I saw three hikers who started the same day as me on May 7, one whom I hadn’t seen since early on in the desert and honestly thought that he was off trail. There was a hiker who I thought was weeks ahead of me, but took time off and ended up finishing the same day as me. There were hikers I had never seen before, hikers that I saw a few days prior, hikers I recognized, but didn’t know me at all. There were hikers that thought I must be a section hiker, because who in their right mind hikes south to Hart’s Pass instead of going into Canada. I greeted all with a congratulations and a smile and kept on hiking south revisiting views, fell trees, and steadily flowing springs. Since I coordinated a ride with a friend, Pat, to pick us up at Hart’s Pass at noon the next day, AJ and I decided to do 26 miles from the Canadian border on the 28th, leaving only five or so miles to get to Hart’s Pass on the 29th. As the day progressed, we would check our miles to estimate what time we’d make it to the campsite we had chosen. I guessed right—8 p.m.— meaning we hiked in the dark for over an hour. AJ had a small, lightweight light that he hiked with in his hand. I had a heavy flashlight given to me by a firefighter who gave me a ride a week earlier after I told him that my headlamp had busted. I almost wanted to refuse the kind gift because the flashlight was heavy and not ideal for backpacking, but accepted as to not offend him and because I honestly needed a light. After my headlamp initially had broken due to a corroded battery, I was on trail in the dark and just so happened to have a bottle opener with a small light on it that sufficed. Although heavier, the flashlight was a better option. Regardless, AJ and I made it to camp and set up in the dark.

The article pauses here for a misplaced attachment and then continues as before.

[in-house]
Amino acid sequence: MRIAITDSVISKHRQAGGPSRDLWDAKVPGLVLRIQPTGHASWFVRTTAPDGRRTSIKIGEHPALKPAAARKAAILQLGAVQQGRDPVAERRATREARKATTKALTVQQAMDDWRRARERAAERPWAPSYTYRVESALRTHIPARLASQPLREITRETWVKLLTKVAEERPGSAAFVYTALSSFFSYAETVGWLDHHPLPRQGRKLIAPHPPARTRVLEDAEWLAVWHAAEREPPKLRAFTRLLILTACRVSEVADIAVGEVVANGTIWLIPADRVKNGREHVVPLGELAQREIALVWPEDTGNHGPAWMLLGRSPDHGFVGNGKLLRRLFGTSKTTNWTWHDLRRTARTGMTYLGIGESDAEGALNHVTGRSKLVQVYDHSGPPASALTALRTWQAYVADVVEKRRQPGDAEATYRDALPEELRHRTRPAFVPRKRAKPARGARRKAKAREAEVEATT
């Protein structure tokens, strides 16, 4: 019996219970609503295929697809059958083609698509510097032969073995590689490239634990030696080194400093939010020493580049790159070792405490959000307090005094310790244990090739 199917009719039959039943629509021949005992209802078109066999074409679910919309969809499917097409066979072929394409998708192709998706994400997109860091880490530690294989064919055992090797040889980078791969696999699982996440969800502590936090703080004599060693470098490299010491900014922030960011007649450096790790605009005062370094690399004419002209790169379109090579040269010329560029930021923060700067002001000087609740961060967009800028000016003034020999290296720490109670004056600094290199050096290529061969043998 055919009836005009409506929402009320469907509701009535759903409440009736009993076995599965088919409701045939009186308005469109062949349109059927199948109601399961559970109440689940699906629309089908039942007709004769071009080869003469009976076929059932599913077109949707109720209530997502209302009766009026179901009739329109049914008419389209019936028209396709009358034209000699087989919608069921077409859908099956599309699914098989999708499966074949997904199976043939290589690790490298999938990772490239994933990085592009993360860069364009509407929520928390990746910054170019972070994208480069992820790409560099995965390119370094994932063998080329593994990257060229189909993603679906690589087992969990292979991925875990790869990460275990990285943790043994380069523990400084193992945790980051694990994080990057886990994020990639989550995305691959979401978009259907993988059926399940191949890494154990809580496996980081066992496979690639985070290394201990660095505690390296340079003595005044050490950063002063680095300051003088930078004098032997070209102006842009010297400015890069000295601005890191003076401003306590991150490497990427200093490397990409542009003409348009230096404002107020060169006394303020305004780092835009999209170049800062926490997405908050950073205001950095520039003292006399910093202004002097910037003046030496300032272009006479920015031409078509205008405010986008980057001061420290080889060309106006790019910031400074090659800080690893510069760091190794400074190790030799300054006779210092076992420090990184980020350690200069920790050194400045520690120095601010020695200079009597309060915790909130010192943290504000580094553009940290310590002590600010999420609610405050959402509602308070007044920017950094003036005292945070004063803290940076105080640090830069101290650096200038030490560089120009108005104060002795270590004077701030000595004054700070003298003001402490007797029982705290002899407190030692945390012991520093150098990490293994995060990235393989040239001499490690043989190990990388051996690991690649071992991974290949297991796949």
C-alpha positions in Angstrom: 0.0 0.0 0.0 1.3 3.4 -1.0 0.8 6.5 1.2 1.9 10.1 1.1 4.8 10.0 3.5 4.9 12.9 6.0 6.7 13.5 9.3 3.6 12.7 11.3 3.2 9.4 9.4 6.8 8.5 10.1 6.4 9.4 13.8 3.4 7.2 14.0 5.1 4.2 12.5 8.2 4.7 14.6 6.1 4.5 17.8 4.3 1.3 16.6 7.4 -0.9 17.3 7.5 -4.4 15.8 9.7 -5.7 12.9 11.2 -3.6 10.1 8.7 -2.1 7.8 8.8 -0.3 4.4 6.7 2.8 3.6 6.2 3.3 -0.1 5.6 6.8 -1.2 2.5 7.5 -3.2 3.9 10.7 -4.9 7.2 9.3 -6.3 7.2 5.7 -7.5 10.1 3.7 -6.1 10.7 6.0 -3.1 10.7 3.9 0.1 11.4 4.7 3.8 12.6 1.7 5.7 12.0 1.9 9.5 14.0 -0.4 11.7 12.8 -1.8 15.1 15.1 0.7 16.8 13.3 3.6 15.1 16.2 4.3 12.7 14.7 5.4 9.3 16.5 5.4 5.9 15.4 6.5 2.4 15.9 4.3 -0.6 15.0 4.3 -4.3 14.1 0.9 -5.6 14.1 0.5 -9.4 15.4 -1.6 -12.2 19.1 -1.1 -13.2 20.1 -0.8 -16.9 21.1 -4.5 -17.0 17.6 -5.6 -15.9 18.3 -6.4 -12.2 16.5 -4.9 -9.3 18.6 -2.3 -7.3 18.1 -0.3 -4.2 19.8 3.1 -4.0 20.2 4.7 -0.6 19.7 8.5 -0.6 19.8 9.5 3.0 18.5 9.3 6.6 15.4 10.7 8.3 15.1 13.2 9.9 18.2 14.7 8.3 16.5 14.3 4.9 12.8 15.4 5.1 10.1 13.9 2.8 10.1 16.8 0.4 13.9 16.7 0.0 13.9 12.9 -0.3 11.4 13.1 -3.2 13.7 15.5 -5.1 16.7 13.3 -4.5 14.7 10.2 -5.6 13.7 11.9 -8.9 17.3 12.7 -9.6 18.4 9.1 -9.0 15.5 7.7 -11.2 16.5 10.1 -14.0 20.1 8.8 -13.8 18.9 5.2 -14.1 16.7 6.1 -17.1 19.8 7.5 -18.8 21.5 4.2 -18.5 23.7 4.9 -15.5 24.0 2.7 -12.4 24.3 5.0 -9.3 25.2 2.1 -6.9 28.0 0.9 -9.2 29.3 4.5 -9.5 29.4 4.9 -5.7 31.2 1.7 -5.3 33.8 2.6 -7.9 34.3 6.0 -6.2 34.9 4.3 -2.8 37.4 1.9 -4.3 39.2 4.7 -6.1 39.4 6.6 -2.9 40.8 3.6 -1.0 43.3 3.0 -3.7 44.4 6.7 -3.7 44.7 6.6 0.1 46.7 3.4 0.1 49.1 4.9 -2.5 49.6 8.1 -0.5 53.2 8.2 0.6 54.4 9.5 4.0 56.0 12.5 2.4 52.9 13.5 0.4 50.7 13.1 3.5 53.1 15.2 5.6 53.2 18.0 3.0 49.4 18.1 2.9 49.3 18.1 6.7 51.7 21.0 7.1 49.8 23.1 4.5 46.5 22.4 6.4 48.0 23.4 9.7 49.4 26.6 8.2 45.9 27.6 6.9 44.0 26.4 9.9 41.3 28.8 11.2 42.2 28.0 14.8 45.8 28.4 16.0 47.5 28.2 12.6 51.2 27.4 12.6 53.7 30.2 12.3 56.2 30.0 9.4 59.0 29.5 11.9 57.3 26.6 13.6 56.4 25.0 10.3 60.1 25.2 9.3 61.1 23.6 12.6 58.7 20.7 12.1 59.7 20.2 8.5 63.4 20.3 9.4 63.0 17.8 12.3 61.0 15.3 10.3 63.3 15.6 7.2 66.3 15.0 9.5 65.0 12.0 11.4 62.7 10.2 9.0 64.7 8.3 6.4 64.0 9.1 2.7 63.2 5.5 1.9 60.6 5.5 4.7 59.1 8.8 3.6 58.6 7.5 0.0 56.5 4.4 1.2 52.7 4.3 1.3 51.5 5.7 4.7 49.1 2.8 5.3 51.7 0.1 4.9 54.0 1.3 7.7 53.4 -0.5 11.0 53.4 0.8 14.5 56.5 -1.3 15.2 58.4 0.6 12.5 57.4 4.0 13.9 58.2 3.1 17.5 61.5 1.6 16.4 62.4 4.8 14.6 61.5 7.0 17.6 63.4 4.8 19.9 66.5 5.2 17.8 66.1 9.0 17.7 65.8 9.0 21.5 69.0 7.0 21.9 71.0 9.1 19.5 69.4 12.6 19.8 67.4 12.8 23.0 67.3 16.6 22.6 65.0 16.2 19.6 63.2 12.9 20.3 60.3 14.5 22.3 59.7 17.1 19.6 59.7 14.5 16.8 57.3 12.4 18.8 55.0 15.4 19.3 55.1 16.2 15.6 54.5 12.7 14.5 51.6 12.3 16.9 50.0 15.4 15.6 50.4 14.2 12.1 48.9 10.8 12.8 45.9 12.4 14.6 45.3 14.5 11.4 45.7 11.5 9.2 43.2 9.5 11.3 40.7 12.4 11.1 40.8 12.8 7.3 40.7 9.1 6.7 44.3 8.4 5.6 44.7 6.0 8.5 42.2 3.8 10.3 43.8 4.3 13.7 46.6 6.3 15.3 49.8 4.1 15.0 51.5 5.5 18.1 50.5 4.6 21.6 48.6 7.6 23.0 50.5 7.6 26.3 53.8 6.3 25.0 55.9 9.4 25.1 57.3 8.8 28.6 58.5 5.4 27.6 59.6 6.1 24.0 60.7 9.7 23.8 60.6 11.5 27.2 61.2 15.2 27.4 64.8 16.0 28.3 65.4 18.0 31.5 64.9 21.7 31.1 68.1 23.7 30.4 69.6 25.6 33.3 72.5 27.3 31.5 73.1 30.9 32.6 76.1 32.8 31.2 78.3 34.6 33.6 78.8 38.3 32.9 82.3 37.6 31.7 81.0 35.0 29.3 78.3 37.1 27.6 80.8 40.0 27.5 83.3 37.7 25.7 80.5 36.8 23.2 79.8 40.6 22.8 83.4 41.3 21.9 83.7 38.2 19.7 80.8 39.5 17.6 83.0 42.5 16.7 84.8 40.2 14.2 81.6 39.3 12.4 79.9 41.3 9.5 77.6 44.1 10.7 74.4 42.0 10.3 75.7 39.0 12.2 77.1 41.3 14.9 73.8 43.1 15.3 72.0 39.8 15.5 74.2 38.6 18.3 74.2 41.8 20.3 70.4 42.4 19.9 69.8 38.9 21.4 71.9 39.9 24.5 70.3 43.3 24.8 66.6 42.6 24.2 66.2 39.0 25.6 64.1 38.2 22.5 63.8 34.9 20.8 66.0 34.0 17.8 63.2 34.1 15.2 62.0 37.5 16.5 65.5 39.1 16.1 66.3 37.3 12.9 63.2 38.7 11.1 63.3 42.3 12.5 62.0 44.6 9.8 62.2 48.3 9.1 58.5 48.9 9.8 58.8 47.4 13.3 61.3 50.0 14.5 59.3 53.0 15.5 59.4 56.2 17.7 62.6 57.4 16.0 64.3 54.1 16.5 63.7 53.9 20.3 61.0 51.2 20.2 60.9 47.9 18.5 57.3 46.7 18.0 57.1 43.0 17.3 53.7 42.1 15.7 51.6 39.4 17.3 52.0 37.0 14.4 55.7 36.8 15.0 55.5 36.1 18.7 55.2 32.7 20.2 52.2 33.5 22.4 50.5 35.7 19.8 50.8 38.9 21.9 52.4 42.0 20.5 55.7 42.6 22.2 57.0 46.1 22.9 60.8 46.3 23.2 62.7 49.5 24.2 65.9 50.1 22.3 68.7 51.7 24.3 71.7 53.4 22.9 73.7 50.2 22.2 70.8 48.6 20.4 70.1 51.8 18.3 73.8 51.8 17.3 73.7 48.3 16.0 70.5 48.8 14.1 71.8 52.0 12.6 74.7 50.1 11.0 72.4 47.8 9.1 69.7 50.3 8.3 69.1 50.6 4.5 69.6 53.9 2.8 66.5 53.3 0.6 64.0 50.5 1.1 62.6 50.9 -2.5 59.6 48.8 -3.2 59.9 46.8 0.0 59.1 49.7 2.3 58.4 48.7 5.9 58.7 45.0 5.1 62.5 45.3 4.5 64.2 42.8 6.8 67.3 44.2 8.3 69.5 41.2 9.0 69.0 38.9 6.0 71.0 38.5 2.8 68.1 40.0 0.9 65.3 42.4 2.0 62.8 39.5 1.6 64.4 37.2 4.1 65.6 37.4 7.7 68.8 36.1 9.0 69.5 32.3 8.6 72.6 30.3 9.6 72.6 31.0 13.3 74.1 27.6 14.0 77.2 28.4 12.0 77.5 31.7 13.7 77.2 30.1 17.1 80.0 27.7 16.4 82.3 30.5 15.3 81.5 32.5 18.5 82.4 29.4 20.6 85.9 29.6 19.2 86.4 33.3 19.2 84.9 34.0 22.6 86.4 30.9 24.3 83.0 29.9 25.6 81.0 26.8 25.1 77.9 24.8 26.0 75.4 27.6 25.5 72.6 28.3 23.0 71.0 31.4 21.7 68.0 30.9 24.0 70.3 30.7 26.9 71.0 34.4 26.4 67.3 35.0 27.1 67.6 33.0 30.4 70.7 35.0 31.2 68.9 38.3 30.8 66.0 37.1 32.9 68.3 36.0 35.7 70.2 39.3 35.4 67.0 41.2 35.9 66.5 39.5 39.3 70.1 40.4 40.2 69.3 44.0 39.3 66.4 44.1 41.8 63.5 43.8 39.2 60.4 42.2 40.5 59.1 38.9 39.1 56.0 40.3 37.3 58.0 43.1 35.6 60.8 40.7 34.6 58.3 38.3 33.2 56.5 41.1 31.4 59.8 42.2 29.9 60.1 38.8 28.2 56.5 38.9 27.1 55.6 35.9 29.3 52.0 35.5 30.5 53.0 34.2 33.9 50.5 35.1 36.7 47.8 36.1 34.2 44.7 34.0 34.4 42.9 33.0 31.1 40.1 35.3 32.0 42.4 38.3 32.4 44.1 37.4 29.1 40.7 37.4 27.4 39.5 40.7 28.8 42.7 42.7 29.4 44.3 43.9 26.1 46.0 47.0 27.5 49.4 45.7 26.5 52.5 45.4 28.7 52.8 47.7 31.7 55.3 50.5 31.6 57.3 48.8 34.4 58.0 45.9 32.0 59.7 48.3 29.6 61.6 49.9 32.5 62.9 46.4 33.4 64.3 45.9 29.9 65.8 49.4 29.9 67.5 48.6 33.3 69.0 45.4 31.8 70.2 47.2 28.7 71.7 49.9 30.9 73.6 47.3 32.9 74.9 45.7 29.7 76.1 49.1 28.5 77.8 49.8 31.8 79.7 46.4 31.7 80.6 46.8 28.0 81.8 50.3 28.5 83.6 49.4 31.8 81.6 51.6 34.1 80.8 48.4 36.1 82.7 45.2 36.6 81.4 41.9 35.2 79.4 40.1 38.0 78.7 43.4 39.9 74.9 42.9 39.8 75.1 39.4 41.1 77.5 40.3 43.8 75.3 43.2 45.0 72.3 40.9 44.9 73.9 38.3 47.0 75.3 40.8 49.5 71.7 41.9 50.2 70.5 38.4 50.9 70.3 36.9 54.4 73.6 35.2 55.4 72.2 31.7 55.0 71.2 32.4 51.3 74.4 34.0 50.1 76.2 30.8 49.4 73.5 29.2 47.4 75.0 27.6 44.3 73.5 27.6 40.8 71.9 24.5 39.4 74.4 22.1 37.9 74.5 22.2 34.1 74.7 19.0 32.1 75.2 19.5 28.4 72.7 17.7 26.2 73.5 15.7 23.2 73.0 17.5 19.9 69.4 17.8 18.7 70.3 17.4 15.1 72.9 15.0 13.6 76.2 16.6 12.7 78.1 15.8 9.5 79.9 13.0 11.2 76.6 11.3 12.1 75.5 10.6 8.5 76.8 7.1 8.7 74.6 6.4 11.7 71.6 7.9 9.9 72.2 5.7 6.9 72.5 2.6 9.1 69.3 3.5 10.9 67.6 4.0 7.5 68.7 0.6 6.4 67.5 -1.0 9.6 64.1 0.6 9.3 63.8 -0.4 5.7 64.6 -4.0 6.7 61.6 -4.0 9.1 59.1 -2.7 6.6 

The next morning felt relaxed and glorious knowing that I only had five miles until I was out, yet at the same time my body had accepted that the hike was over and I felt stiff and tired for a mile or so. Then the rain came, at first as a light, beautiful mist and then as a snow flurry.
I laughed with the knowledge that I would not be camping in the cold that night and enjoyed the white crystals coating the fall colors I had come to adore.
Visibility was low, but the trail was still obvious and I continued to hike and pass more hikers headed north. I reached Hart’s Pass with plenty of time to spare, and as my body stopped hiking I started to get chilly. Luckily, there was an outhouse awning to escape the snow/freezing rain. I changed into my thermals in the loo and shared the awning space with two other hikers that I didn’t know. Over the past few weeks, I routinely left camp before AJ, sometimes seeing him a few miles into the day, sometimes not seeing him until camp later at night. This time, he showed up about a half hour after I did and we waited together for our ride.
There was a little miscommunication and AJ and I didn’t see Pat until 2 p.m., two hours after we planned to meet. In the meantime, a section hiker named KK set up a gas fire pit and gave us beer, Peanut M&Ms, and whiskey. After a reunion and somewhat scary drive down out of Hart’s Pass, we made our way closer and closer to Seattle. This is when Pat asked us if it was OK for us to stop at a friend’s baby shower. AJ and I didn’t mind, but we reminded her that we hadn’t showered or done laundry in a week and that we didn’t know the family having the child. She replied that that was no big deal, and as soon as AJ and I confirmed that there would be food, we were in. That is how my 30-mile south stretch ended: at a stranger’s baby shower, apologizing for my overall smell/appearance, eating blue-frosted cookies, and holding a PBR. It was awesome.